1966 Fender Telecaster: Custom Candy Apple Red

This ''66 Tele features a maple cap fingerboard and Candy Apple Red finish

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By the mid-sixties, the Fender Telecaster had become one of the most visible and audible guitars in pop music. It was an especially important ingredient in the sound of Bakersfield Country (Buck Owens, Don Rich, Roy Nichols, James Burton), and Memphis Soul (Steve Cropper, Jimmy King). The Telecaster was also a strong presence on blues and rock ‘n’ roll records (Muddy Waters, Michael Bloomfield, Jimmy Page). The Tele’s affordability, simplicity, durability, and clear sound made it the choice of many working pros.

This month’s featured Telecaster Custom has details common to most Teles of 1966: “double line” Kluson Tuners, “F” stamped neck plate, three-ply white pickguard, “Pat. No” bridge with threaded steel saddles and gold “Transition” Fender logo. Just being a 1966 Telecaster Custom makes this a rare guitar, but adding the maple cap fingerboard (rosewood was standard) and the Candy Apple Red finish (Sunburst was standard) makes it ultra-desirable. The heavy fingerboard wear showcases the shortcomings of the Nitrocellulose lacquer finish used by Fender until 1968. The body wear allows the undercoat of metallic gold (silver was used from 1963 to 1965) to show through. Finally, science fiction fans may be interested to know that the stamped neck date of September 1966 coincides with Star Trek’s television debut.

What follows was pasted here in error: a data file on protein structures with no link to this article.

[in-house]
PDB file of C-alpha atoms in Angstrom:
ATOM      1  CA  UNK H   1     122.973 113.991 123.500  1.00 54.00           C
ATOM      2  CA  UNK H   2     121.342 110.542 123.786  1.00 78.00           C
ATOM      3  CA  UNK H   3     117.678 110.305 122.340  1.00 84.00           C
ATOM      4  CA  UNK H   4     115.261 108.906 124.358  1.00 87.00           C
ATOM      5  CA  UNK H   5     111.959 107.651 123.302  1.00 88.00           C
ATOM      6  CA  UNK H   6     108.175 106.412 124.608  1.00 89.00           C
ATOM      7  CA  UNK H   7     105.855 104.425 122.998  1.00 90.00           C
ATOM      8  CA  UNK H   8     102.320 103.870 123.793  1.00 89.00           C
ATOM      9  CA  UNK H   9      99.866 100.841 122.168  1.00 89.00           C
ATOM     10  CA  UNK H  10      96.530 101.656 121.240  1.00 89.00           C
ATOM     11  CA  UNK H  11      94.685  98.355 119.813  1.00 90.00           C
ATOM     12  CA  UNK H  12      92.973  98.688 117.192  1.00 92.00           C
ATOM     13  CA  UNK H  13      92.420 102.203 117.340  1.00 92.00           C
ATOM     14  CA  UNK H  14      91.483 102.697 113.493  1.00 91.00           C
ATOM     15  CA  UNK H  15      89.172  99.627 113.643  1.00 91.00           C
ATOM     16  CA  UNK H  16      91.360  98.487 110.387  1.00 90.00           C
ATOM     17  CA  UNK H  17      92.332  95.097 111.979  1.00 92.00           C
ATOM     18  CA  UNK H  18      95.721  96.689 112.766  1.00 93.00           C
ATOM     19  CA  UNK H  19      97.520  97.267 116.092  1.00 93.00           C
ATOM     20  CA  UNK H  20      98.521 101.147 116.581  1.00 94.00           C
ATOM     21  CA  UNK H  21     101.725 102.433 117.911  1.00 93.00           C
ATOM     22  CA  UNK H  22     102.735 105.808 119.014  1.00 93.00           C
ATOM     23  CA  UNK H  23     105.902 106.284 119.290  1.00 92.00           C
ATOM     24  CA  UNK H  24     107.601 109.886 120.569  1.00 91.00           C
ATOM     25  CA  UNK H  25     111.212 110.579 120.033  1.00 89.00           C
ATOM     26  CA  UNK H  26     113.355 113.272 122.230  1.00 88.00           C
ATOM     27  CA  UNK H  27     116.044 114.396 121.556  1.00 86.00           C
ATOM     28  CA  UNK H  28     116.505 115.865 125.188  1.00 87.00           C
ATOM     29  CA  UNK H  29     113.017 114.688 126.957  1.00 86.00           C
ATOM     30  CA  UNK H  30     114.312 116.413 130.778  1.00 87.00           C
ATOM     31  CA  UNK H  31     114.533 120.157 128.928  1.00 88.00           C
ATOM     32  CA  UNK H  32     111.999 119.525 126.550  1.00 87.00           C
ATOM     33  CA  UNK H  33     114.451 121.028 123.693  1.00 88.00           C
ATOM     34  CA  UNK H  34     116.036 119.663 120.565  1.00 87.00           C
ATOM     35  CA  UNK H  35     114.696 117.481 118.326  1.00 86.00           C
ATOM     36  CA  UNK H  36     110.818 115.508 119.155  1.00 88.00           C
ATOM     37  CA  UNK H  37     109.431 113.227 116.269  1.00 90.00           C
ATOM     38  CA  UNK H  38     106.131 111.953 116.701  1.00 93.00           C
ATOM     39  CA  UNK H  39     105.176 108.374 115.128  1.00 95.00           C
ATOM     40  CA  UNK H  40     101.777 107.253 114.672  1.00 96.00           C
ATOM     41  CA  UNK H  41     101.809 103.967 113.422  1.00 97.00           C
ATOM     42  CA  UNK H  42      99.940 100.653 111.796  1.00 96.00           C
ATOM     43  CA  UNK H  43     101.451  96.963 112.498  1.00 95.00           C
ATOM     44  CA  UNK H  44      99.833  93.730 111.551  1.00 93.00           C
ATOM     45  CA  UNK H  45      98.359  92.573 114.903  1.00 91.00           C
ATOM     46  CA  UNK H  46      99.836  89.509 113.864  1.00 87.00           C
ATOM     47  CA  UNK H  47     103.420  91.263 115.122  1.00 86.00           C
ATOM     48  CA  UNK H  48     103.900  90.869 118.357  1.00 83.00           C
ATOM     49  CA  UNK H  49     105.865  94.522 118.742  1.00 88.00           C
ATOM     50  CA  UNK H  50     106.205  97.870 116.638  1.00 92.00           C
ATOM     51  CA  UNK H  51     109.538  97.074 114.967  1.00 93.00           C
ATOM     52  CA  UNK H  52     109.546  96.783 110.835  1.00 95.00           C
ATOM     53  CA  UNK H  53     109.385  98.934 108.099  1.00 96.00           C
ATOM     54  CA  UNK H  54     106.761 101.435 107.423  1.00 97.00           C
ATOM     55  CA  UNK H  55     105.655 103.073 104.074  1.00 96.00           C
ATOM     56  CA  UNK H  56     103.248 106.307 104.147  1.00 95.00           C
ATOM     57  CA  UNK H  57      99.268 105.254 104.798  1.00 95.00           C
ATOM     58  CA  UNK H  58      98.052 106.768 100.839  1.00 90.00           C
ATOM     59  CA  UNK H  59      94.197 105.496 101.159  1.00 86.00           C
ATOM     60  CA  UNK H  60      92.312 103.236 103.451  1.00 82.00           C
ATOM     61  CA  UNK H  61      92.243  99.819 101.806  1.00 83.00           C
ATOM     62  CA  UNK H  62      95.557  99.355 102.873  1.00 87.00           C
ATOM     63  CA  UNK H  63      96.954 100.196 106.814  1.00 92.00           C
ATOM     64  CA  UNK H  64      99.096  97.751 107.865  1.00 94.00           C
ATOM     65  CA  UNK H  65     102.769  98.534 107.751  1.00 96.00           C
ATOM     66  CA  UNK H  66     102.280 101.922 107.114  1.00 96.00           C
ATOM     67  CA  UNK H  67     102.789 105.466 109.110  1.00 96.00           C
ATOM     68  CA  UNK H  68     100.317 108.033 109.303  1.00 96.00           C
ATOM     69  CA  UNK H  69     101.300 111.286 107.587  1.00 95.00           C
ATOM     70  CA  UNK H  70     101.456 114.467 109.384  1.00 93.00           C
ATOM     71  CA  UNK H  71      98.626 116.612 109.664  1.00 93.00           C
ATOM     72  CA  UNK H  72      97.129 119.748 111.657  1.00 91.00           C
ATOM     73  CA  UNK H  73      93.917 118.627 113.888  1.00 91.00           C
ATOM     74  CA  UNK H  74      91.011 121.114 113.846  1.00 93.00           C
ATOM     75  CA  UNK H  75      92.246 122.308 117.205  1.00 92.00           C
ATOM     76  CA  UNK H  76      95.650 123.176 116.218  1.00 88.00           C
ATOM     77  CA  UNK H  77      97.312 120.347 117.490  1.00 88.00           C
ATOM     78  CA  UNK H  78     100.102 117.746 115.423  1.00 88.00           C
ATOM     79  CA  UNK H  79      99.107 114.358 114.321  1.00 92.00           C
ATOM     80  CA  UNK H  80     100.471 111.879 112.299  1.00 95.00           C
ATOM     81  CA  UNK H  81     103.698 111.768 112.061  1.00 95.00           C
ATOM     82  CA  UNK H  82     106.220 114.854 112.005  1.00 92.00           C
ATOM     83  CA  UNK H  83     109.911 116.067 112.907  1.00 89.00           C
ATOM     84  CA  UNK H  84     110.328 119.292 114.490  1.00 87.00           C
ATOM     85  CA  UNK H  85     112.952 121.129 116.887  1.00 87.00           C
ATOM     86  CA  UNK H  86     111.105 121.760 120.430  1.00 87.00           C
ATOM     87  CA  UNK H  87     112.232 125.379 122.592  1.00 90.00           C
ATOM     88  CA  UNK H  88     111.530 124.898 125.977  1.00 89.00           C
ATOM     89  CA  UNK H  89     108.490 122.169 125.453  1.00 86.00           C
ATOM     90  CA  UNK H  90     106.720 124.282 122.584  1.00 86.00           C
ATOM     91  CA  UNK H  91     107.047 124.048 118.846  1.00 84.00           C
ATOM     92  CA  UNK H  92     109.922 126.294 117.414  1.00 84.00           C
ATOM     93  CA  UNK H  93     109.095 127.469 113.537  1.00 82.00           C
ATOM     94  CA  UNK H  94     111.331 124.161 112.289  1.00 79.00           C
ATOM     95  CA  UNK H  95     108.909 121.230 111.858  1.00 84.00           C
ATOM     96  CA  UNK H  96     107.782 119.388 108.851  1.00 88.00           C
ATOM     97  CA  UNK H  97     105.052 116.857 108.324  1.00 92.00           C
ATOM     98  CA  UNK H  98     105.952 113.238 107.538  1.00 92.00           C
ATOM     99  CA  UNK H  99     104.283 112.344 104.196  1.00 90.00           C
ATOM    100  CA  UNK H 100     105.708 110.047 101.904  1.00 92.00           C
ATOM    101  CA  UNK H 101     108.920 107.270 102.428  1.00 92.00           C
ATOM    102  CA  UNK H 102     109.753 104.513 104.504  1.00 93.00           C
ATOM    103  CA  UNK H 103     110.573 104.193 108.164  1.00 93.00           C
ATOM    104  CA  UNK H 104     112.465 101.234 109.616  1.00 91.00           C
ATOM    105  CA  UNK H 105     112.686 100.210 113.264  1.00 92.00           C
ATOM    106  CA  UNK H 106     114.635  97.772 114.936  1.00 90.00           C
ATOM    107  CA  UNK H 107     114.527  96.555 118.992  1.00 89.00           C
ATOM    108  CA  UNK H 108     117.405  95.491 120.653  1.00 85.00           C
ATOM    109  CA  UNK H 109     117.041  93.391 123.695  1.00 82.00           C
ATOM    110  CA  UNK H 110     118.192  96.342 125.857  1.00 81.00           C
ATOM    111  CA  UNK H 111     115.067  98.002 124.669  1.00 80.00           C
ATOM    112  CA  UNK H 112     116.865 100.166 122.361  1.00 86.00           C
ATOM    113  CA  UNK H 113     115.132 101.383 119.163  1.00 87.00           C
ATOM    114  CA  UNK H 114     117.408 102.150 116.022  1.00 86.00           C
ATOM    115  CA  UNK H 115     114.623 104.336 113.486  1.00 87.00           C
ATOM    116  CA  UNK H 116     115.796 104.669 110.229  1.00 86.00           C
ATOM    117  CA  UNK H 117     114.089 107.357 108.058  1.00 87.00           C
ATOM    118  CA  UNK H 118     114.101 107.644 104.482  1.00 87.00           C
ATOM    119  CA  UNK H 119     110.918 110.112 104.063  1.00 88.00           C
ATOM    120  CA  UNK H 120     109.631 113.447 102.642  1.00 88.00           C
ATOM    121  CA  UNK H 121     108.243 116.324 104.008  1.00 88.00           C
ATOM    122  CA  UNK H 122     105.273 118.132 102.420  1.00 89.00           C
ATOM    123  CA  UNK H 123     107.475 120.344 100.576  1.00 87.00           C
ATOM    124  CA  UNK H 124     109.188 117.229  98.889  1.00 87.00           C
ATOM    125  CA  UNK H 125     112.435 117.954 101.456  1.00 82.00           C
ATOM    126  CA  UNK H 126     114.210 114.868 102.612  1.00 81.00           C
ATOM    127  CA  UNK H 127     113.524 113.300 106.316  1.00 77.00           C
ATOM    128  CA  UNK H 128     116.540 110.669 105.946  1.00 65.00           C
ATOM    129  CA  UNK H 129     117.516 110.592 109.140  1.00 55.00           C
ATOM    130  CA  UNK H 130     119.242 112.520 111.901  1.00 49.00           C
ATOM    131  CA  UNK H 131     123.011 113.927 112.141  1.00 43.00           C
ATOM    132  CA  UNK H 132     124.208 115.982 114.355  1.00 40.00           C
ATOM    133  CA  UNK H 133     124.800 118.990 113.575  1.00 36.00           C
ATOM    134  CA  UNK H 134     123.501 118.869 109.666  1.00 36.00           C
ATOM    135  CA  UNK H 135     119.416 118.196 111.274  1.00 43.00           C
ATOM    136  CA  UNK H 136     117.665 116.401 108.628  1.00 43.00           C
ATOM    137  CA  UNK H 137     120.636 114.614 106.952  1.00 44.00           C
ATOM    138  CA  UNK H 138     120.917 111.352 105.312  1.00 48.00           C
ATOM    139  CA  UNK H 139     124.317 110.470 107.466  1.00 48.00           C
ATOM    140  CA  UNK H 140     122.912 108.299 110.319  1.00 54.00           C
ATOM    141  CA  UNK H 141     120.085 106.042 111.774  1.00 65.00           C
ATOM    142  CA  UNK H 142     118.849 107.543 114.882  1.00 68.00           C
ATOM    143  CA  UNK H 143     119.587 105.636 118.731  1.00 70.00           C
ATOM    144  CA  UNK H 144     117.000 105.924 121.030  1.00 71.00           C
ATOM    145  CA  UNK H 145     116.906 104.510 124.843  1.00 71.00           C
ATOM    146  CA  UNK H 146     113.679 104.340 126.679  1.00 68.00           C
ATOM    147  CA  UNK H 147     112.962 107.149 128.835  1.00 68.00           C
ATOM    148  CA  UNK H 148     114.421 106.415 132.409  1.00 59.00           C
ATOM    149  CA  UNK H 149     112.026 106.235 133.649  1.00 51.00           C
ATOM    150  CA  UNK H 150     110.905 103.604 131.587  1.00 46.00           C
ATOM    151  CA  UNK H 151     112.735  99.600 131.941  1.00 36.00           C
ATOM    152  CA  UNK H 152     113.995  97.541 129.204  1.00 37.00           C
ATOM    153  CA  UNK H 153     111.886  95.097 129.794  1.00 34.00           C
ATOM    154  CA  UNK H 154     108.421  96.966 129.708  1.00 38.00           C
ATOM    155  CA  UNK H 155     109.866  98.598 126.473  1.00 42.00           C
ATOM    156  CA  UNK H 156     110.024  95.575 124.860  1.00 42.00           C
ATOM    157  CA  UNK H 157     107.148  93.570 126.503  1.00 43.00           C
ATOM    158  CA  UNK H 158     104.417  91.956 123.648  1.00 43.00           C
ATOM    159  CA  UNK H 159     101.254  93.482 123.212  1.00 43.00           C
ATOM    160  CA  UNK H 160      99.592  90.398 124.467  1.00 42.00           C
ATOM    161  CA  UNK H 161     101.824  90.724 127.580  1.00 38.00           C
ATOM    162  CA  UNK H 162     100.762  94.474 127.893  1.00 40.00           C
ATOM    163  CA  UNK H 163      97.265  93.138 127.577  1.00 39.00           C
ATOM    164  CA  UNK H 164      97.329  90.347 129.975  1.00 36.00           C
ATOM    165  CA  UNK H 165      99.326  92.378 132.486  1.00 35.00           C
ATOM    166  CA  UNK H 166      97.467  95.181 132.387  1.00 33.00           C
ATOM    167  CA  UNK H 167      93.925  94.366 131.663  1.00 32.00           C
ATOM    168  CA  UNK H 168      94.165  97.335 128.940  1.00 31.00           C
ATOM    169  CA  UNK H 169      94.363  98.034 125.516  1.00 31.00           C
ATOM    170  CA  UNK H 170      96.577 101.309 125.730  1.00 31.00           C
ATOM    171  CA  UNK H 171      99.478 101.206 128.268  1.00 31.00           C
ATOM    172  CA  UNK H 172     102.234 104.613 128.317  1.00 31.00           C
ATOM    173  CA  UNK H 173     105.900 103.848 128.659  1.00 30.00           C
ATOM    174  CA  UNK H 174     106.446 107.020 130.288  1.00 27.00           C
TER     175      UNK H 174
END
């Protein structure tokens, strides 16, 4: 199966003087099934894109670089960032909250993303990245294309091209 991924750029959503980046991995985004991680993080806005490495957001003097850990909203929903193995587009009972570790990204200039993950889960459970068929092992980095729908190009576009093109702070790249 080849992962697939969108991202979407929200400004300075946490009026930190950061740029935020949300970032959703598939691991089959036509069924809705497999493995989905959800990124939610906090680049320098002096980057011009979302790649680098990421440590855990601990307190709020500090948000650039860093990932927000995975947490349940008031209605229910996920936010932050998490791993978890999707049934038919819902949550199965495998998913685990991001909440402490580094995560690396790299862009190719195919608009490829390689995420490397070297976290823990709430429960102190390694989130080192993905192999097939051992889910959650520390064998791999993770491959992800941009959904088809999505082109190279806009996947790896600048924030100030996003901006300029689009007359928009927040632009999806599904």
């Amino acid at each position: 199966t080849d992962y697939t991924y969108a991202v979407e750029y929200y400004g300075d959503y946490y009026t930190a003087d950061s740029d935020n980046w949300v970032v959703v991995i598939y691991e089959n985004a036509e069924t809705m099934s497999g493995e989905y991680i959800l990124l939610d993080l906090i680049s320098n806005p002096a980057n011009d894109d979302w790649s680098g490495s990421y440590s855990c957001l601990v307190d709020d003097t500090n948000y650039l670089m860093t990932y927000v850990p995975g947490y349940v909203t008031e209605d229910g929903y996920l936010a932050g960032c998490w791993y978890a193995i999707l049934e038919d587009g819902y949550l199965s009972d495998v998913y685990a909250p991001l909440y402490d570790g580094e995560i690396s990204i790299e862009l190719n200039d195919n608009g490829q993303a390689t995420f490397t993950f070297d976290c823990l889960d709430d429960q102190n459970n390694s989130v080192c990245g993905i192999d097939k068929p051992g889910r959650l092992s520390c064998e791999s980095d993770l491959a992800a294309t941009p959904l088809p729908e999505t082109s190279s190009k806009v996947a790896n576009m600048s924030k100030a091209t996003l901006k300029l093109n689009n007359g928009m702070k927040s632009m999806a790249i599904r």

More detailed information on Telecasters can be found in The Fender Telecaster by A.R. Duchossoir

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All photos credit Tim Mullally
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Diatonic sequences are powerful tools. Here’s how to use them wisely.



• Understand how to map out the neck in seven positions.
• Learn to combine legato and picking to create long phrases.
• Develop a smooth attack—even at high speeds.

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Knowing how to function in different keys is crucial to improvising in any context. One path to fretboard mastery is learning how to move through positions across the neck. Even something as simple as a three-note-per-string major scale can offer loads of options when it’s time to step up and rip. I’m going to outline seven technical sequences, each one focusing on a position of a diatonic major scale. This should provide a fun workout for the fingers and hopefully inspire a few licks of your own.
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